That we are a top high-cost place has been known to us for some time, but few Singaporeans – if any – had imagined we would be Number One. Full story


Singapore’s No. 1 ranking in EIU Cost of Living Survey

Mr Tharman said the strengthening of the Singapore dollar makes Singapore goods expensive for someone who is paid in a foreign currency. Firstly, many expatriates are given the choice of being paid in Singapore dollars. Secondly, the EIU cost of living survey ranks countries based on prices of goods and services only, it does not rank countries based on how affordable goods and services are relative to salaries. Singapore’s No.1 ranking in the EIU cost of living survey has everything to do with prices and nothing to do with salaries or the currency of salaries. Therefore, Mr Tharman’s argument about someone being paid in a foreign currency is completely irrelevant in so far as Singapore is No.1 ranking in the EIU cost of living survey is concerned.

Since most goods in Singapore are imported, the strengthening of the Singapore dollar vis-a-vis the USD will not affect the USD price of these imported goods.

Mr Tharman also said that a stronger Singapore dollar makes imported goods cheaper. But the reality is that Singapore’s imported goods have become more expensive, not cheaper. The strengthening of the Singapore dollar merely allows importers to make better margins without necessarily lowering the prices of the goods they import.


The world’s most expensive city revealed
Singapore has been voted the world’s most expensive destination. Picture: Supplied Source: News Limited

Singapore has dethroned the Japanese capital to become the world’s most expensive city in 2014, according to the Economist Intelligence Unit’s latest Worldwide Cost of Living survey.

The biannual report, which ranks 131 global cities, credits currency appreciation, solid price inflation and high costs of living for Singapore’s dubious new distinction.

“Car costs have very high related certificate of entitlement fees attached to them, which makes Singapore significantly more expensive than any other location when it comes to running a car,” says the report.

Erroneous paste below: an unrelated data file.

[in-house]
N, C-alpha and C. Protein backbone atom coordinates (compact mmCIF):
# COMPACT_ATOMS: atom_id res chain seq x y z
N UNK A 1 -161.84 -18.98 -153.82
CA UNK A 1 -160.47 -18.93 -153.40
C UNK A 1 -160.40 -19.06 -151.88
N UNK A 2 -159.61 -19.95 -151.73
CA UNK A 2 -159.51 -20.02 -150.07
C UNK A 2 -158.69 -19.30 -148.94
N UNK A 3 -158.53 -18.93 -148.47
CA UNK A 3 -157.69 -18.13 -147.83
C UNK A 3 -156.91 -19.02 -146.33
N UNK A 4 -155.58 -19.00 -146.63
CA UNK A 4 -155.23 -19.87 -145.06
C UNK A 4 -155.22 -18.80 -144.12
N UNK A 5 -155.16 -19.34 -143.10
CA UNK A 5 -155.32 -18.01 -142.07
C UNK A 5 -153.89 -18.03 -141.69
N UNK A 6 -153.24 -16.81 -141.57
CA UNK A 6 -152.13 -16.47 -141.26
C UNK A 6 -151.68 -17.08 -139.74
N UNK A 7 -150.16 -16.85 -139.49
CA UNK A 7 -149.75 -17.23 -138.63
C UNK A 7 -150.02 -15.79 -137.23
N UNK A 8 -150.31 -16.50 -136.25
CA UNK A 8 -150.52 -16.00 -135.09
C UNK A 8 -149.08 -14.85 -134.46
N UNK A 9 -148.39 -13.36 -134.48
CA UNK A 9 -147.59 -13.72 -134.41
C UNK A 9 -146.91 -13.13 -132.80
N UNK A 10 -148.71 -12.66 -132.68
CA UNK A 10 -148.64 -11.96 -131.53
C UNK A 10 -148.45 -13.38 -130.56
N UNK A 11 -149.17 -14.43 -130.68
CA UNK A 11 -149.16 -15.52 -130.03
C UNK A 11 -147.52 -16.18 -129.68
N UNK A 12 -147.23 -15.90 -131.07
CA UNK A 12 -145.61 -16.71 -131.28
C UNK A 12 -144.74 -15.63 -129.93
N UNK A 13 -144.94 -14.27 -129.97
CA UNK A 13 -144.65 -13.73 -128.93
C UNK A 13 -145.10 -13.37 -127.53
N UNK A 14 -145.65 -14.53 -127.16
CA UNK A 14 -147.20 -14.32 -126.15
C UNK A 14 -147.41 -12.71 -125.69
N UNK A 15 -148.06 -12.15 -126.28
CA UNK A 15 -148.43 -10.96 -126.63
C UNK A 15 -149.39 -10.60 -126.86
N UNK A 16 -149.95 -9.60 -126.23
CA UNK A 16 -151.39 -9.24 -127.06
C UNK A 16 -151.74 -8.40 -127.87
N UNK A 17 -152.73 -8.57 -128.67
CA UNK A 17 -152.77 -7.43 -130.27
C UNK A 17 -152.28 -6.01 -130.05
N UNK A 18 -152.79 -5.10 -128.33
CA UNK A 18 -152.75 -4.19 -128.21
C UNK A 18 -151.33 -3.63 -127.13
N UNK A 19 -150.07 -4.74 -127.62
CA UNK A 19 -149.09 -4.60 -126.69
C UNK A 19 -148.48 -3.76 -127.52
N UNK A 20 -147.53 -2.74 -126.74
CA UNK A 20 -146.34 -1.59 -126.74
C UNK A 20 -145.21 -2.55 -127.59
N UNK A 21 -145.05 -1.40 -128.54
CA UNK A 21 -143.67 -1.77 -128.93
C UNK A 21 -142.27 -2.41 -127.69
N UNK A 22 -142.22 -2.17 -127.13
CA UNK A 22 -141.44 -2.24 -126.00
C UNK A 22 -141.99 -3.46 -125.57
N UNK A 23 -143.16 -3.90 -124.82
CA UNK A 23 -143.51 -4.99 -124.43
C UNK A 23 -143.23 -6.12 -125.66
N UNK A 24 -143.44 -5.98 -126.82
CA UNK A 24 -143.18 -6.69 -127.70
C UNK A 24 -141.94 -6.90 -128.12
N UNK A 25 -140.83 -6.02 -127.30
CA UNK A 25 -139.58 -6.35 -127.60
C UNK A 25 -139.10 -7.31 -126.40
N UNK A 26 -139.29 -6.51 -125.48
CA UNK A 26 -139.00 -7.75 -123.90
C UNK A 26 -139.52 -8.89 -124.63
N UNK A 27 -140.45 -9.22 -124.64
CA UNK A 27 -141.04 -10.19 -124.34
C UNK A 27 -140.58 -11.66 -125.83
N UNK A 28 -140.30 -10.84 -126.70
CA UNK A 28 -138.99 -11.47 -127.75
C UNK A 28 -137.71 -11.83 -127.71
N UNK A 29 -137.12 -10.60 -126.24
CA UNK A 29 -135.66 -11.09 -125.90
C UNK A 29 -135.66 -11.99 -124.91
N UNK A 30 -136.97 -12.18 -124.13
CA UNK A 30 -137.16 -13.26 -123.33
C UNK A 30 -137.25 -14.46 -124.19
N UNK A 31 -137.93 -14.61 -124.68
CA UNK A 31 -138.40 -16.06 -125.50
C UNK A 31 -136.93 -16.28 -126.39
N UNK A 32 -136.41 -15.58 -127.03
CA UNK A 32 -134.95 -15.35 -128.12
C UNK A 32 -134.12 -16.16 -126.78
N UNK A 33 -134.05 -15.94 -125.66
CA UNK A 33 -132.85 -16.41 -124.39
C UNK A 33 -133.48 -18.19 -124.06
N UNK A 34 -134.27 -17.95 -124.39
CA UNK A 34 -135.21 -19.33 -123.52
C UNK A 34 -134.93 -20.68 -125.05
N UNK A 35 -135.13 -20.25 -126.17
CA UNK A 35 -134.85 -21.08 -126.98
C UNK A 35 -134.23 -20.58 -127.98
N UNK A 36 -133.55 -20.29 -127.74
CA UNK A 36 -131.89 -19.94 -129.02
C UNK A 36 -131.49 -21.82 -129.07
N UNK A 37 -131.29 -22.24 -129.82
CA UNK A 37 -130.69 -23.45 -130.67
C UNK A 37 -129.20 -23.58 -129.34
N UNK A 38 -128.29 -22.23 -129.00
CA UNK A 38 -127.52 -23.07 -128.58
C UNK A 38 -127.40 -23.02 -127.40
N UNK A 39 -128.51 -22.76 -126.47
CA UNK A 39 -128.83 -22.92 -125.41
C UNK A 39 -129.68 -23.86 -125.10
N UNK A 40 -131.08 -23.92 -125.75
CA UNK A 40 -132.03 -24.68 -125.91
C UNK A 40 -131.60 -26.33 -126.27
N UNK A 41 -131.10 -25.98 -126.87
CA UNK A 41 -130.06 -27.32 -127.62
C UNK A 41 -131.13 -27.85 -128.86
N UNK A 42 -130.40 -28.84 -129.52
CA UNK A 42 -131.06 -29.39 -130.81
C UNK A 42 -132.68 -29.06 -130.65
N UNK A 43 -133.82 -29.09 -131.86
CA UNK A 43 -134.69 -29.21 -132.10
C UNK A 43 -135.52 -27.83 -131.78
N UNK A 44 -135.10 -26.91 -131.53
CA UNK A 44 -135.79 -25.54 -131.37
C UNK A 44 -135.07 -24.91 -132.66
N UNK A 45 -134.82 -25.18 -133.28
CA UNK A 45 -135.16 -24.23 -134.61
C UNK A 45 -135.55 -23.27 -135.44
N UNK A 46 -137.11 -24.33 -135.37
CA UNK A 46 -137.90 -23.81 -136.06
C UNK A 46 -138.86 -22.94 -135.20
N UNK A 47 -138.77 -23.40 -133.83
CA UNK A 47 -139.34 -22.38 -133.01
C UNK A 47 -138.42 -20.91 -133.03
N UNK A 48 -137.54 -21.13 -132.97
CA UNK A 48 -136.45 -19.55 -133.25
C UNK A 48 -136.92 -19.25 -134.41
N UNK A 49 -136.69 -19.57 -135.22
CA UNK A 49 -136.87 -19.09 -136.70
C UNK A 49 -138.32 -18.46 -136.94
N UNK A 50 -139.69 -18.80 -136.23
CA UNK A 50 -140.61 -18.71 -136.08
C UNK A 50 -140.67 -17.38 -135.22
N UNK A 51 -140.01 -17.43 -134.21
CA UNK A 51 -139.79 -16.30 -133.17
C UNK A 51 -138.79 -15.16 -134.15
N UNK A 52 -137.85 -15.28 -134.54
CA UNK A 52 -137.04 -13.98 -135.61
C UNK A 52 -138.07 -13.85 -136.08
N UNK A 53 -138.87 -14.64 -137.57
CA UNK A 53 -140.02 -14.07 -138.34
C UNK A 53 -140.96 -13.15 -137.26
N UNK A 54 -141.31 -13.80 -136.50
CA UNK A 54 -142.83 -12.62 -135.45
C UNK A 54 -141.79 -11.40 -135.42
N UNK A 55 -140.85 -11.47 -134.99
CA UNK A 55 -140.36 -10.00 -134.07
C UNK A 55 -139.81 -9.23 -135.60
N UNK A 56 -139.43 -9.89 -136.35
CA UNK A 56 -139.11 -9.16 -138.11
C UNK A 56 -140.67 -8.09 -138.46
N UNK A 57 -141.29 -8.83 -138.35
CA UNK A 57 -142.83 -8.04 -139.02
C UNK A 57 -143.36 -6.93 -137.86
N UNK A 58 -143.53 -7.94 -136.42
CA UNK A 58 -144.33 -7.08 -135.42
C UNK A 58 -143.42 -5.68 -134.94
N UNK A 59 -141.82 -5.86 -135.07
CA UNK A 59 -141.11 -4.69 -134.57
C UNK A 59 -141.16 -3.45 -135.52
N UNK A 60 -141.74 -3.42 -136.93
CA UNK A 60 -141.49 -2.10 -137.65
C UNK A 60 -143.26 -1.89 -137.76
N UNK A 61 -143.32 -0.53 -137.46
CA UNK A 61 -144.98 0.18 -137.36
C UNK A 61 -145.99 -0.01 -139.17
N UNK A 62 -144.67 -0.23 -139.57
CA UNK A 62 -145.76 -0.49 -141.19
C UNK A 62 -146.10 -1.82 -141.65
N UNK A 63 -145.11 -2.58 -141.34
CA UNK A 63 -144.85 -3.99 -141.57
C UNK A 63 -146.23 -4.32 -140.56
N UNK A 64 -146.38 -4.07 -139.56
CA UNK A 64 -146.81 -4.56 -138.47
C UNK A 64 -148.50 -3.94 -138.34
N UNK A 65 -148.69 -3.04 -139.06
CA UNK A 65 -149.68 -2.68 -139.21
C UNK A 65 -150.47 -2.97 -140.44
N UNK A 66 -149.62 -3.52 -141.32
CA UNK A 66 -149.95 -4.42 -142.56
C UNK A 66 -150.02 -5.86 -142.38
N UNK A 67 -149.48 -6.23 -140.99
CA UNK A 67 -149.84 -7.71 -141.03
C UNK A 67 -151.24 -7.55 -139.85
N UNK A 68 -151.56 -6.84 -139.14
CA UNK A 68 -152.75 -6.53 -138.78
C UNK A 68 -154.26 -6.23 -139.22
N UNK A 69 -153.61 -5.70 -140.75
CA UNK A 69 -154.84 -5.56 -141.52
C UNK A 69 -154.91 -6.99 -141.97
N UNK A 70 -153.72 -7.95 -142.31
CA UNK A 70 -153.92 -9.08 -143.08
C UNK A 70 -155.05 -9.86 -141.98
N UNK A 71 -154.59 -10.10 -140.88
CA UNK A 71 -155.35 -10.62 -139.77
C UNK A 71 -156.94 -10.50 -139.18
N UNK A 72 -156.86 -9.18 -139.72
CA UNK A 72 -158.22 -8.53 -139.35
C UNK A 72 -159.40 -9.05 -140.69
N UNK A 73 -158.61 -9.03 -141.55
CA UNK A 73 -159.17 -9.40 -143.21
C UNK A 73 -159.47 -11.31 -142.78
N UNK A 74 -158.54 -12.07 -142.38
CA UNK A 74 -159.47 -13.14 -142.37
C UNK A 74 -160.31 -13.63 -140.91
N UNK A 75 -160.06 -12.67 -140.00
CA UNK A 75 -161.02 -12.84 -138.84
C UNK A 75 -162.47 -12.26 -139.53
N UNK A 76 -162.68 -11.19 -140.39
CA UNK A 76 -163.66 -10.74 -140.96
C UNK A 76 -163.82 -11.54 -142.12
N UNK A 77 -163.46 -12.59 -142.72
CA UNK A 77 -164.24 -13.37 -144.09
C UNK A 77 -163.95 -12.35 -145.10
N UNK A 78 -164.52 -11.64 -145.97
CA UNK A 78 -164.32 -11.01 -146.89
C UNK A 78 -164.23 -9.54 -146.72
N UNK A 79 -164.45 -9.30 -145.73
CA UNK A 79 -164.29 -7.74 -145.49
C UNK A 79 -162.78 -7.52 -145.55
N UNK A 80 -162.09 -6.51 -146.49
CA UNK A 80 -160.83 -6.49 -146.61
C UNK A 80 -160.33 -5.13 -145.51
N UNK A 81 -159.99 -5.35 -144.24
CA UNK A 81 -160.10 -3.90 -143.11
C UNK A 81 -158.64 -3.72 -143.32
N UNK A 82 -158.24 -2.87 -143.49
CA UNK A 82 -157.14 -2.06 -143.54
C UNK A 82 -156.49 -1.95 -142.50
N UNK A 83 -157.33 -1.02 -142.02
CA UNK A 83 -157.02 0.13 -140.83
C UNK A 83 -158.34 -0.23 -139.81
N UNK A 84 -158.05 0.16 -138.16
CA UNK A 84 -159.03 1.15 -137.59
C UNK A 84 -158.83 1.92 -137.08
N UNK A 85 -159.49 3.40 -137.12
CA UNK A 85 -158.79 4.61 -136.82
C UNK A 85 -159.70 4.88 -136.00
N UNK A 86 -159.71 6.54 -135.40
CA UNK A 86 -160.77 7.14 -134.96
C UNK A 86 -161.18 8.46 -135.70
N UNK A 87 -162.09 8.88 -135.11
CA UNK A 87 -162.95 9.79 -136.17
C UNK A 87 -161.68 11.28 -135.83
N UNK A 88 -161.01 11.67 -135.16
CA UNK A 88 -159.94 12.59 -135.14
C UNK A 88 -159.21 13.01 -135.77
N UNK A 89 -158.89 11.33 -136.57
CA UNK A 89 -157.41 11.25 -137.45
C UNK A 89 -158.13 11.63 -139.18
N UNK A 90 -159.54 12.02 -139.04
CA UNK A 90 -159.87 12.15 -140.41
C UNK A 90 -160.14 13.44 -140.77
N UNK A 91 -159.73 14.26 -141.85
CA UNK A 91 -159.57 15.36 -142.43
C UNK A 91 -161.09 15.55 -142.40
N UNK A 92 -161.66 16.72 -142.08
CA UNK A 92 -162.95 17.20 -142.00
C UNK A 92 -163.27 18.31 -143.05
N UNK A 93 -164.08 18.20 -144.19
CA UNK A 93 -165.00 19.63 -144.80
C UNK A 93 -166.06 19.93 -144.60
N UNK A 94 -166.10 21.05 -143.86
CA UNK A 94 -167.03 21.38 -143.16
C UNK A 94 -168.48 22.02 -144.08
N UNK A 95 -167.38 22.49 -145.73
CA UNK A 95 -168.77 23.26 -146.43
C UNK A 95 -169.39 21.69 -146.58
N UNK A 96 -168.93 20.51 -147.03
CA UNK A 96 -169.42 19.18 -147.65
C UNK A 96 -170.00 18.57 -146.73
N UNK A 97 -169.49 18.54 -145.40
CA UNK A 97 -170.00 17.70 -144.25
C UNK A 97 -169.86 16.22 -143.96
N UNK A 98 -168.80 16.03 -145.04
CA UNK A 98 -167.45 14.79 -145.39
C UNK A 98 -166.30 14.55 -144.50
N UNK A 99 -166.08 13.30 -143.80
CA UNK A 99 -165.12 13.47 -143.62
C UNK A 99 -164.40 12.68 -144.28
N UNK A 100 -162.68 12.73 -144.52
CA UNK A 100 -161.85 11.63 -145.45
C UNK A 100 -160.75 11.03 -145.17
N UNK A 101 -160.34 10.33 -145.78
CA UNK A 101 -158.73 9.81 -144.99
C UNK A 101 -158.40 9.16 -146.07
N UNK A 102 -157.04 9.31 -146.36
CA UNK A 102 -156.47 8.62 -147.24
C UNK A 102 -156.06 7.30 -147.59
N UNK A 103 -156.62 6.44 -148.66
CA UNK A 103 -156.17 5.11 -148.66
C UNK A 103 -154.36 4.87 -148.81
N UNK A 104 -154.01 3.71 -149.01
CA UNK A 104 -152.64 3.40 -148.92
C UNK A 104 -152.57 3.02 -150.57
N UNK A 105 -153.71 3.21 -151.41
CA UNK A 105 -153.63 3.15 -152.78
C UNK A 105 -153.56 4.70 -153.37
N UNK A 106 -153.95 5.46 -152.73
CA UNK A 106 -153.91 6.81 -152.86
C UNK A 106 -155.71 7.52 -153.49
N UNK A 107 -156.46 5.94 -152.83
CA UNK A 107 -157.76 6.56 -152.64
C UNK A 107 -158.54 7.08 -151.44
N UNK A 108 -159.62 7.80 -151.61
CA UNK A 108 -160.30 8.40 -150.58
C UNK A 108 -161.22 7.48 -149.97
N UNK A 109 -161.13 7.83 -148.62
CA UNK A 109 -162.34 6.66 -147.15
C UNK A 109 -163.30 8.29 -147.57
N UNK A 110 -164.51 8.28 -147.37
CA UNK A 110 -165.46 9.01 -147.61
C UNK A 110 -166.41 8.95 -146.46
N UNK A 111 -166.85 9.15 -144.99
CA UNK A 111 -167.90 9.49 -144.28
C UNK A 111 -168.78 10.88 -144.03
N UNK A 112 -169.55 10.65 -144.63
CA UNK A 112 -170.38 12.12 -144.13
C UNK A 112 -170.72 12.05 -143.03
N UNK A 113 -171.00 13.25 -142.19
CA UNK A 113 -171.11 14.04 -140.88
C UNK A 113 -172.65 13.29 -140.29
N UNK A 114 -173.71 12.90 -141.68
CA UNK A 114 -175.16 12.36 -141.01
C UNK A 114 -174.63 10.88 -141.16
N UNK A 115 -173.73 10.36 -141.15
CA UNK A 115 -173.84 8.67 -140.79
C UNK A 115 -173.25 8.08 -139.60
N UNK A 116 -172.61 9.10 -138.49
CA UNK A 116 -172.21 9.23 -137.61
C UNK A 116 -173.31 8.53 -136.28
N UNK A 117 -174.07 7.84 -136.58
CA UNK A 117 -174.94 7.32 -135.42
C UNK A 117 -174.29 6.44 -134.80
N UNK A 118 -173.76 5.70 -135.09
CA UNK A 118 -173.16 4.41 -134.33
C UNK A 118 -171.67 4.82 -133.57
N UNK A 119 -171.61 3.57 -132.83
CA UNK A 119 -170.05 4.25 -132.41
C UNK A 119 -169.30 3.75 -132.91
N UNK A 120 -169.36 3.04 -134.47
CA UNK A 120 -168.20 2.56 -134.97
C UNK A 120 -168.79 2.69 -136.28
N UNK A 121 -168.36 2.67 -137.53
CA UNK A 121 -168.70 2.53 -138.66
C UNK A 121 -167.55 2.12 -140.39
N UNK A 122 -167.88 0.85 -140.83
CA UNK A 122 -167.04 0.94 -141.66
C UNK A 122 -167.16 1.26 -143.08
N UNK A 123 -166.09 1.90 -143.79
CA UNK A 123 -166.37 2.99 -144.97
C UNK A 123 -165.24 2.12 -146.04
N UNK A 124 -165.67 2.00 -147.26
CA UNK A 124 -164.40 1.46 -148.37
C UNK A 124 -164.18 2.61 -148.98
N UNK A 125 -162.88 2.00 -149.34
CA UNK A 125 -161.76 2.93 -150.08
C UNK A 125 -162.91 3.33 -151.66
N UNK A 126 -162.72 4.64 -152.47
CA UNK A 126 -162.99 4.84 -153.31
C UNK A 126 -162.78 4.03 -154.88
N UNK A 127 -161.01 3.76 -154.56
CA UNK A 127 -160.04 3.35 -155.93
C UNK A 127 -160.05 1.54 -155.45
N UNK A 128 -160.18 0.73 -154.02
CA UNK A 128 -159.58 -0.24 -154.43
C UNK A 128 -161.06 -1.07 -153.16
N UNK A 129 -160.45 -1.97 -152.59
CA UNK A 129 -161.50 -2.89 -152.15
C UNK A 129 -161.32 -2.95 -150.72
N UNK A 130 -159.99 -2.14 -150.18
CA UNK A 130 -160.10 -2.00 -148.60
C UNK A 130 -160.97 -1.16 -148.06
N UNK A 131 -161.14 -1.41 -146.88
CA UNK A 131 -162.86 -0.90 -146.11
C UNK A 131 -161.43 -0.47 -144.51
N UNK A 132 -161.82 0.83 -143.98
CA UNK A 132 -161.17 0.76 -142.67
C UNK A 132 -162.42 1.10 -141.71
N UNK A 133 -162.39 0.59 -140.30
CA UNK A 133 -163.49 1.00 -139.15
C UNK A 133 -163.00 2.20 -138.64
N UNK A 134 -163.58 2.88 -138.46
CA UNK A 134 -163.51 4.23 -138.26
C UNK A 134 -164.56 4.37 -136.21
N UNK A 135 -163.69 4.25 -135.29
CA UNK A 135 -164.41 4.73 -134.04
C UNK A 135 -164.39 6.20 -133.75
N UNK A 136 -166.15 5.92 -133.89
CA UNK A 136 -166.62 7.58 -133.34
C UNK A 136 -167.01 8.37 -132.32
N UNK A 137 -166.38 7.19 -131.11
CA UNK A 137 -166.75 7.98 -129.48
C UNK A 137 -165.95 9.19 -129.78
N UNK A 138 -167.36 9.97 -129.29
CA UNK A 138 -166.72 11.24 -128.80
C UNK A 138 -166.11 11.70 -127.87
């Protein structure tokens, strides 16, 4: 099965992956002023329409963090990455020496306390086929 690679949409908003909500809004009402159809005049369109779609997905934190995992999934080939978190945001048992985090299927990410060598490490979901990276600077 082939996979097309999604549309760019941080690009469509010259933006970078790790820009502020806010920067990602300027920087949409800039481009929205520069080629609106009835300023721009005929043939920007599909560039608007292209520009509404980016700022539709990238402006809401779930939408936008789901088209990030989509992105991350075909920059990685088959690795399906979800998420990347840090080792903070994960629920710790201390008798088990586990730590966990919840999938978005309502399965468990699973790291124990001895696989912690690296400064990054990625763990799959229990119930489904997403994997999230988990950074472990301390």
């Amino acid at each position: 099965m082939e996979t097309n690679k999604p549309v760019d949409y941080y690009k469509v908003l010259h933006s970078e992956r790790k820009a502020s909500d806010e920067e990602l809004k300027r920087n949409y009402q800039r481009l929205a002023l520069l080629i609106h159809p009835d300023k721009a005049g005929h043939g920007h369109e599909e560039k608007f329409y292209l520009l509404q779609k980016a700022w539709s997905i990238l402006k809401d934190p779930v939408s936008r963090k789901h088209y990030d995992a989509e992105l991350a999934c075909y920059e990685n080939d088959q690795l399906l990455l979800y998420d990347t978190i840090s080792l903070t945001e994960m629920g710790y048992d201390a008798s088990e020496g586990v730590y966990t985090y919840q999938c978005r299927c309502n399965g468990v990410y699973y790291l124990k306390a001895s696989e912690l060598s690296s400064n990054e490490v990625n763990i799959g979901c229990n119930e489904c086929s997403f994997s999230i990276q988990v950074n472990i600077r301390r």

Singapore is the world's costliest city, Mumbai, Delhi cheapest

Singapore has topped a list of 131 cities globally to become the world's most expensive cities to live in 2014, according to the Economist Intelligence Unit (EIU), reported by the BBC. India's major cities - including Mumbai and New Delhi - were found to be among the least expensive in the world.

Mumbai's prices are kept low by large income inequality, this BBC report stated, adding that the low wages of many of the city's workers keep spending low, and government subsidies have helped them stay that way.

Singapore's strong currency combined with the high cost of running a car and soaring utility bills contributed to Singapore topping the list. Incidentally, Singapore is also the most expensive place in the world to buy clothes.


SDP: HERE'S HOW WE CAN MAKE SINGAPORE LESS EXPENSIVE
The Economist Intelligence Unit (EIU) has, perhaps not surprisingly, named Singapore the most expensive city in the world. But rather than just lash out at the PAP Government for this dubious achievement, the SDP will propose constructive measures to lower the cost of living for Singaporeans